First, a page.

Texture: Both were crispy, but CD bluebrries had more body to them. the FD ones felt lighter.


The results with the raspberries were quite similar with blueberries, except with different flavour notes of course.


Again, colours are better preserved when the food is FD. Flavours were similar, both had crispy textures.

Portobello Mushrooms

Here you can see that there is absolutely no shriveling in the mushrooms from the FD. There is however the cracking. With the CD mushrooms, they really do shrink to a much thinner thickness, but have no cracking.

Last but not least, rib eye steak.

Here the differences are very obvious. Essentially, the steak is already cooked when processed in the CD, as the temperature was at 60c. Also, there was still plenty of moisture left in the interior of the CD steak. For the FD steak, colour is still very red, and preserved. Again, no cooking or oxidizing of the fat due to lower temperature and pressure.

I still have the FD steak in the freezer. I’m going to see what happens when I let it soak in mushroom stock. Obviously the texture won’t be like a freshly cooked, properly dry aged steak, but hey, lets just find out! Why not right?


Introducing FlexiGel

We’re finally offering our ingredients to the public. More and more will become available as time goes on, and they will come sooner than later. Click on the Available Ingredients tab on top.

First round of ingredients are 3 kinds of carrageenan – iota, kappa, and a gum blend. Flexigel is predominantly kappa and will have it’s characteristics, but with the added benefit of setting at slightly higher temperatures when in a mixture with a high amount of solids, and also producing very strong but flexible gels at low dosages. These are it’s main characteristics:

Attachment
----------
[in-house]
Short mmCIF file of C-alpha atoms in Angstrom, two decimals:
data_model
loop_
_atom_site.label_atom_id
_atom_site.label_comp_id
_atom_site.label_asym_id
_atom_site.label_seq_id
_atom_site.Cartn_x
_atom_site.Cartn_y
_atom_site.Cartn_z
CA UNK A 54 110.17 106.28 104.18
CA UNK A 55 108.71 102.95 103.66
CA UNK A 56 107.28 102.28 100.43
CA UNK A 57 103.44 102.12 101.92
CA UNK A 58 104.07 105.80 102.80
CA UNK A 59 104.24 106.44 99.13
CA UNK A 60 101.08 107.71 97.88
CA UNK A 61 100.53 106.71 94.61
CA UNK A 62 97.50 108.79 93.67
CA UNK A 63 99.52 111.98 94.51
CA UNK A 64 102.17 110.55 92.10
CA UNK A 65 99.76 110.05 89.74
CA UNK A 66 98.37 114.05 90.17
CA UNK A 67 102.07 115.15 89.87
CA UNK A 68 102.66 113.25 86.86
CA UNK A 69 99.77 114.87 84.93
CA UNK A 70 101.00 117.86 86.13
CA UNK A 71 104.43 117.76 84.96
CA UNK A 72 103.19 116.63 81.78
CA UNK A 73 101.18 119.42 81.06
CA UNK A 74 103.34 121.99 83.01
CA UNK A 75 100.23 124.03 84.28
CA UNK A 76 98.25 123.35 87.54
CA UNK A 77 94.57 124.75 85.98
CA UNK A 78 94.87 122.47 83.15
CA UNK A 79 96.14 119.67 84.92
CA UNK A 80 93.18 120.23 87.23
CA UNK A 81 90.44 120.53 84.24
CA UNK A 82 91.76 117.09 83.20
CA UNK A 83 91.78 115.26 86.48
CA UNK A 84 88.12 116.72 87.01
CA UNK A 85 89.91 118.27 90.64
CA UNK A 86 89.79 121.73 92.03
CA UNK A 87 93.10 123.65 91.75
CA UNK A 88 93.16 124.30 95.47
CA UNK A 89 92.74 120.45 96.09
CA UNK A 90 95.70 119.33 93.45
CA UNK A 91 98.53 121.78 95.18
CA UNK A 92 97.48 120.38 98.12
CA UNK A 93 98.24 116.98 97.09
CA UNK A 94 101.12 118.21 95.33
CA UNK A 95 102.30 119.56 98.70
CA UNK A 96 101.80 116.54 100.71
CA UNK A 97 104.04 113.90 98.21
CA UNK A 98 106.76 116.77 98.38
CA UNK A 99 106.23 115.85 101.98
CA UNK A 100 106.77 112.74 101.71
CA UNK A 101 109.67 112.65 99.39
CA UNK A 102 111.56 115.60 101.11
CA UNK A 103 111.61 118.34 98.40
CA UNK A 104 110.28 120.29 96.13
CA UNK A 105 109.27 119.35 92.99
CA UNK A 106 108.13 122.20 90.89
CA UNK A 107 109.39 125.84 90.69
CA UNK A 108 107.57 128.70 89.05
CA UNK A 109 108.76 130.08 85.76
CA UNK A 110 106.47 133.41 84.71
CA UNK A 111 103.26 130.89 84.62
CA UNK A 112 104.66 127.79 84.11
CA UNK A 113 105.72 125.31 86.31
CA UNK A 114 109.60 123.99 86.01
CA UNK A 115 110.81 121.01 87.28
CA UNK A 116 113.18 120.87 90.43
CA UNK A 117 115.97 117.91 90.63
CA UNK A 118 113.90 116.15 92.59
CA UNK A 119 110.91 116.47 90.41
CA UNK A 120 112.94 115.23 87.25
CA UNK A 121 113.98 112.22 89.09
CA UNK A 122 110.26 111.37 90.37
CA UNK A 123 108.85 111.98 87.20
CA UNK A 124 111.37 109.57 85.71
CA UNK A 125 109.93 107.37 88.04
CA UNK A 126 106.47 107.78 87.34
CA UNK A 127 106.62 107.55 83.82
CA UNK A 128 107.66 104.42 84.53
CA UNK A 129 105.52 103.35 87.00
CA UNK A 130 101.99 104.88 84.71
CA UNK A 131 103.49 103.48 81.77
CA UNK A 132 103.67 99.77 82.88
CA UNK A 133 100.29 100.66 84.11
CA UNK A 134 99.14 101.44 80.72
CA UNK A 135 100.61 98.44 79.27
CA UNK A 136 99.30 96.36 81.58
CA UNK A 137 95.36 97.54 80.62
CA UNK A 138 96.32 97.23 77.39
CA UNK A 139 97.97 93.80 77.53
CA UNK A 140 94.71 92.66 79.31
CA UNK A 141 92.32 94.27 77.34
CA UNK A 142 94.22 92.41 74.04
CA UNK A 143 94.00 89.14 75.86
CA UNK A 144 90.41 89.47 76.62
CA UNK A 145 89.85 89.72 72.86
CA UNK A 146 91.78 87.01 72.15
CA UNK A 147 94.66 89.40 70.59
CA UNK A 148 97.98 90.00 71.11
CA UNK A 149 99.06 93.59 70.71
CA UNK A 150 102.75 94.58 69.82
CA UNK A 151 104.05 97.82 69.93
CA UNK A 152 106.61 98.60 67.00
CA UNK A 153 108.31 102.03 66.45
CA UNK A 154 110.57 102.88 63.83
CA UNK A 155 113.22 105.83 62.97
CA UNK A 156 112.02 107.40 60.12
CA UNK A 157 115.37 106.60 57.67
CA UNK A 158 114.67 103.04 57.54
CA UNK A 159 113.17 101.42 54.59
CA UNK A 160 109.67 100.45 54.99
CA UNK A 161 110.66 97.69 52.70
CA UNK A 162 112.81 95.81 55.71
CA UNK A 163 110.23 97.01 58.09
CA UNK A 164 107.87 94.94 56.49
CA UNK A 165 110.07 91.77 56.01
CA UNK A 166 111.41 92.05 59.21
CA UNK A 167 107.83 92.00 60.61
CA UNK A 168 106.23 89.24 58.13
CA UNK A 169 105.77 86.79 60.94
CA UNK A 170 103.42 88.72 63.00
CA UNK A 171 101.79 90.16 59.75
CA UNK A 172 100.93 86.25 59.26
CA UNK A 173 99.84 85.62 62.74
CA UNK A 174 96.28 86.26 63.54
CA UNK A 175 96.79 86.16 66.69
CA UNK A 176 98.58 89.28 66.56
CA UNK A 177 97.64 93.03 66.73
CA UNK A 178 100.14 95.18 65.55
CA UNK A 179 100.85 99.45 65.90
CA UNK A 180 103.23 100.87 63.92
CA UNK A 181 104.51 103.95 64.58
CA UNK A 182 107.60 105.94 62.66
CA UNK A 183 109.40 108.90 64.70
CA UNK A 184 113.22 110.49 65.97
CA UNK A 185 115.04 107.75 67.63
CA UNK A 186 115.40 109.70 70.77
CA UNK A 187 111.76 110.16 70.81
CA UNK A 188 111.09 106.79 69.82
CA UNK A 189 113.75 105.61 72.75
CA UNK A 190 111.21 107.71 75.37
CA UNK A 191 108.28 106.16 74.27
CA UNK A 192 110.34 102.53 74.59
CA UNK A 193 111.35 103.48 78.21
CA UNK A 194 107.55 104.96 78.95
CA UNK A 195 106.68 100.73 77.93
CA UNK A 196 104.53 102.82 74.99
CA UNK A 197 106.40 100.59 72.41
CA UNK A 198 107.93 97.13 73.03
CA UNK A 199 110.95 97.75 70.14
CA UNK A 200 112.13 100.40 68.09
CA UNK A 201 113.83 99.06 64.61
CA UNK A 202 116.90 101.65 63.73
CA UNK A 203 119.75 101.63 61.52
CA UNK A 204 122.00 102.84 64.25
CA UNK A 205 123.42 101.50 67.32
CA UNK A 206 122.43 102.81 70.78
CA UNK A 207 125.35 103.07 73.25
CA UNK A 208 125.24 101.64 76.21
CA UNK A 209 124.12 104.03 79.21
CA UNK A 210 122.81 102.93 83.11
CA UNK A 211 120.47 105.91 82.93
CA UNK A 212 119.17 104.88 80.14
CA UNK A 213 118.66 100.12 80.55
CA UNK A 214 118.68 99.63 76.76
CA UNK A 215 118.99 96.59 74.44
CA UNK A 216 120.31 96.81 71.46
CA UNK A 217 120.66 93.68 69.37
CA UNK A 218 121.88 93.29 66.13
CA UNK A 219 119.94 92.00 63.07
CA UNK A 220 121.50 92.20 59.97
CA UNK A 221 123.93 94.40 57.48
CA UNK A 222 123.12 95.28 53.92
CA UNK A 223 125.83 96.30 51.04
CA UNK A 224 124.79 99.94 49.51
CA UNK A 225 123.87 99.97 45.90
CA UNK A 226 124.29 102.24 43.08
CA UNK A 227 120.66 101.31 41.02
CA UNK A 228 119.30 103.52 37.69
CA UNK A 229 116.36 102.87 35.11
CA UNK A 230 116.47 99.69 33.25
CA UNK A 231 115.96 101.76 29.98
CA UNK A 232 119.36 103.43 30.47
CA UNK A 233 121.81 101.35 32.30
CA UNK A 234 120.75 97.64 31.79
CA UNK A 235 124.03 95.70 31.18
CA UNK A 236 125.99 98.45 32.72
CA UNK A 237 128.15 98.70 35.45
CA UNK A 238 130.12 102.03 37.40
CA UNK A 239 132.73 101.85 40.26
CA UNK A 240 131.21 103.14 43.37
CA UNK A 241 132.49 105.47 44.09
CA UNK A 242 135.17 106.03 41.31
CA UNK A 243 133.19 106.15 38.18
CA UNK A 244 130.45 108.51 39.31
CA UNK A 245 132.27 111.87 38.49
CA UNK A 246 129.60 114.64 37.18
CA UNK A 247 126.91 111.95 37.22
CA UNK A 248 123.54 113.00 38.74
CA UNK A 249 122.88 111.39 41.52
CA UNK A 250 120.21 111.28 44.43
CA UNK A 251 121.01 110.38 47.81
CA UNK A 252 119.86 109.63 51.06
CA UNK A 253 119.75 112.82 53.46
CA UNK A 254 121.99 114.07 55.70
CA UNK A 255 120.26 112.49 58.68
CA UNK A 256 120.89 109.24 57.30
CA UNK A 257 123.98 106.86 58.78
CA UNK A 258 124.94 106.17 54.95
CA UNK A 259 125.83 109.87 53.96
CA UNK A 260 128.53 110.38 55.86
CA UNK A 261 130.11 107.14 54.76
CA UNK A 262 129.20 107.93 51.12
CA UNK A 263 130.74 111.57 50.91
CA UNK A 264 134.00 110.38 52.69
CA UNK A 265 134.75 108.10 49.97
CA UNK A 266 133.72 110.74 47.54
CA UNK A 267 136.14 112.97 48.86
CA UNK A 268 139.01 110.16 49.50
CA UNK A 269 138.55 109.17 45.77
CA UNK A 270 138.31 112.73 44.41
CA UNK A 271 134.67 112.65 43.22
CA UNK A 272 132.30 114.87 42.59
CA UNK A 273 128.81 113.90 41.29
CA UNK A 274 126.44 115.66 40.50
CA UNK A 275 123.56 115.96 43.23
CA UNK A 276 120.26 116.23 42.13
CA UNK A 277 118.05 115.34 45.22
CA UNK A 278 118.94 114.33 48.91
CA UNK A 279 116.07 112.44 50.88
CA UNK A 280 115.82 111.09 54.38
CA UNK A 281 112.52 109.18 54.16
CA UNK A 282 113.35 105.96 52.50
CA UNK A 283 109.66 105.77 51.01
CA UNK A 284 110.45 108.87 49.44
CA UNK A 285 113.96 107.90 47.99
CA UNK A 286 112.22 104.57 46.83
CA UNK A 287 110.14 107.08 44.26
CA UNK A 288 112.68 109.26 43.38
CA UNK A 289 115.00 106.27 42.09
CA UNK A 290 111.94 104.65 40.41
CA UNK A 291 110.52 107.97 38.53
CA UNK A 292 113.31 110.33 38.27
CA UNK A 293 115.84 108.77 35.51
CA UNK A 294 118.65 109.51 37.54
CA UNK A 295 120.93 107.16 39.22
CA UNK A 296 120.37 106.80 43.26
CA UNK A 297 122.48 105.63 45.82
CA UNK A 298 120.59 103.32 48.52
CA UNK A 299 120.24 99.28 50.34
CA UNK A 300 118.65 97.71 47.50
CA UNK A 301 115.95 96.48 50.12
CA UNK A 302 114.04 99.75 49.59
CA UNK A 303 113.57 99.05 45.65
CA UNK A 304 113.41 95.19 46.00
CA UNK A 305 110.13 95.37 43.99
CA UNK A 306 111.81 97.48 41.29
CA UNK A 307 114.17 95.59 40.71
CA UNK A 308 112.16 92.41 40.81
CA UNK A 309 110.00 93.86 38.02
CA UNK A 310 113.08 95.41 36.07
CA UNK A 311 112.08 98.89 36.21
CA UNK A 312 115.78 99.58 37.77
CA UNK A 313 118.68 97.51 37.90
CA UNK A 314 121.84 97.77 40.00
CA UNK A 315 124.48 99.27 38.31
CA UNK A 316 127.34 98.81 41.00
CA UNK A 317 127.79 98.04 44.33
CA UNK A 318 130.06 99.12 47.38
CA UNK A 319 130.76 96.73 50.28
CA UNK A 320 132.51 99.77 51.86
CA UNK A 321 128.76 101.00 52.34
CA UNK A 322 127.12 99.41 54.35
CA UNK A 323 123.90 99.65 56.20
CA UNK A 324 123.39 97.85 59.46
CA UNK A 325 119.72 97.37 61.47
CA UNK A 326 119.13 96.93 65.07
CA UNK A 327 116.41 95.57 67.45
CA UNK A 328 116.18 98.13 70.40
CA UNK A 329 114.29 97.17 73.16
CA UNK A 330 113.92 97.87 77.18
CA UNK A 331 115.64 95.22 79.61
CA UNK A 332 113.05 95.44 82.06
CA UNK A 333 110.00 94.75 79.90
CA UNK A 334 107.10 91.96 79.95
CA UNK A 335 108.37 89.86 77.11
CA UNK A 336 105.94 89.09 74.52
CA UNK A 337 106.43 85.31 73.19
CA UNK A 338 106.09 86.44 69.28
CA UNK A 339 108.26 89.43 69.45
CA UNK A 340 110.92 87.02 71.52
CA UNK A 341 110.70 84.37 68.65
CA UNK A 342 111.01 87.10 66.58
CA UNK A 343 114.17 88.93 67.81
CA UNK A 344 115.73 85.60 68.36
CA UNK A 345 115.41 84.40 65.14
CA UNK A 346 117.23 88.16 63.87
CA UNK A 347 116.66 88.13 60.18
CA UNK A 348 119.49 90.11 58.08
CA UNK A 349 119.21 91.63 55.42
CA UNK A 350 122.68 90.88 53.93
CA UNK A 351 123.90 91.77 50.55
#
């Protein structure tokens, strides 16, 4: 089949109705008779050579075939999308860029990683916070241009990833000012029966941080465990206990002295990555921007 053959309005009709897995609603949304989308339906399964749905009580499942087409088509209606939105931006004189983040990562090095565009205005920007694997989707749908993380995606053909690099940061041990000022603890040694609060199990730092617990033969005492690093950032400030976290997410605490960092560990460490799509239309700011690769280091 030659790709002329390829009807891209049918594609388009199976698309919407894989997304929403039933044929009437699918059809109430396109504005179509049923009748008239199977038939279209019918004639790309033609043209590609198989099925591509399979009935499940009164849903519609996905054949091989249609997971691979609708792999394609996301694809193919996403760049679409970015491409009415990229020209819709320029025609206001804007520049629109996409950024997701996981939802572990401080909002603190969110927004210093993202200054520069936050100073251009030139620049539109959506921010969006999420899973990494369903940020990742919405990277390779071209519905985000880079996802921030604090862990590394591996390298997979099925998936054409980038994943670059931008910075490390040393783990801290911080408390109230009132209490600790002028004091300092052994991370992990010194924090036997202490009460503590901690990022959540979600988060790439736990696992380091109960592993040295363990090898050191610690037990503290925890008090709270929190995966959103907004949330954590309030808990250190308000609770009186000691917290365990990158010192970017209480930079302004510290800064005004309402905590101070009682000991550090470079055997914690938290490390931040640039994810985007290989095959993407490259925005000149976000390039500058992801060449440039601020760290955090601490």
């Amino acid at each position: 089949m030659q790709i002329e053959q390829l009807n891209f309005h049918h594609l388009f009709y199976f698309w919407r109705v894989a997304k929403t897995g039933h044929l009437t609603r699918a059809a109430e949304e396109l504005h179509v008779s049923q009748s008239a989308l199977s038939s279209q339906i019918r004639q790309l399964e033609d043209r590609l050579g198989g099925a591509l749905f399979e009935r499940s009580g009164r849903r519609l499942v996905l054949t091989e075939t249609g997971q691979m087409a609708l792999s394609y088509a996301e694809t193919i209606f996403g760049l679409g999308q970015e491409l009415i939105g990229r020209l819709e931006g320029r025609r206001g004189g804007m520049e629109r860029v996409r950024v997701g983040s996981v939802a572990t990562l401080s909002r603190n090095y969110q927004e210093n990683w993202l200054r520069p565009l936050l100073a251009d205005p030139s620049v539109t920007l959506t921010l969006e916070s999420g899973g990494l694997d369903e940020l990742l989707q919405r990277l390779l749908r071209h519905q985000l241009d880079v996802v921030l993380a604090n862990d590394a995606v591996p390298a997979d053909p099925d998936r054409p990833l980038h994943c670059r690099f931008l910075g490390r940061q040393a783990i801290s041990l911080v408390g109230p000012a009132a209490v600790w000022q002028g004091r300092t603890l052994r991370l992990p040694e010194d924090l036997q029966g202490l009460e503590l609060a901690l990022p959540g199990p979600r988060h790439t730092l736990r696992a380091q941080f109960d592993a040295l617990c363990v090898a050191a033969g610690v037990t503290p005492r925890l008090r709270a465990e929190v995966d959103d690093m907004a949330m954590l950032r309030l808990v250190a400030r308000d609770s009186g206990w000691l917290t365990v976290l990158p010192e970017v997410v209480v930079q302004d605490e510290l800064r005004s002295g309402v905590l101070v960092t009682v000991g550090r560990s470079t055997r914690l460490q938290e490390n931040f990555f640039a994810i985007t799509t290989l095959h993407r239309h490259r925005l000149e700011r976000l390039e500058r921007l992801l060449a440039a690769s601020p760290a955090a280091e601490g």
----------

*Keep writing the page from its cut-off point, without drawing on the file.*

– in fruit or vegetable purees, mixtures can set at temperatures between 45c – 50c (0.8% – 1.5% concentration of Flexigel)

– can produce very strong, but flexible gels at concentrations between 0.4% – o.8%. Think making noodles with apple juice.

– Can be used to make fluid gels

– Extremely easy to disperse

– gels are completely clear

– Needs to be heated to 75c to completely dissolve the FlexiGel into the mixture.


Here’s a few things I’ve done with it. This is a fairly old recipe, but I think it demonstrates the versatility of FlexiGel.

Pumpkin Pie: The pie itself contains roasted pumpkin puree, yogurt, nutmeg, cinnamon, maple syrup and sugar. The amount of FlexiGel is 0.8% of the total mixture.

Orange Caramel fluid gel: The fluid gel was made with a 0.6% concentration of FlexiGel. The mixture is first heated then allowed to set into a firm gel. Afterwards you puree it and turn it into a fluid gel. The mixture contains about 50% sugar.


For the  orange caramel, before I pureed the gel, I decided to slice it into shapes. One of which was a long rectangle to demonstrate it’s gel strength and flexibility.



And lastly, from the slab of solidified pumpkin puree, I sliced a “blanket” shape to again demonstrate the strength and flexibility of the gel. Of course, you can make the sheet even larger. It would still be able to hold.


A better steak: partial dehydration vs sous vide

Many of us are now quite familiar with sous vide, and many have accepted it as a superior way to cook a steak when compared to the conventional method of cooking directly into the grill or skillet. It is indeed better. Though, what if we can make it even better? I wanted to test out a theory, which I just stumbled upon while doing an experiment that compares the differences between partial dehydration and freeze drying (this experiment should be done tomorrow). I was checking on the samples in the dehydrator when I noticed that the steak had developed a dry crust. I thought to myself “wouldn’t this brown better”? So I set out to test this thought.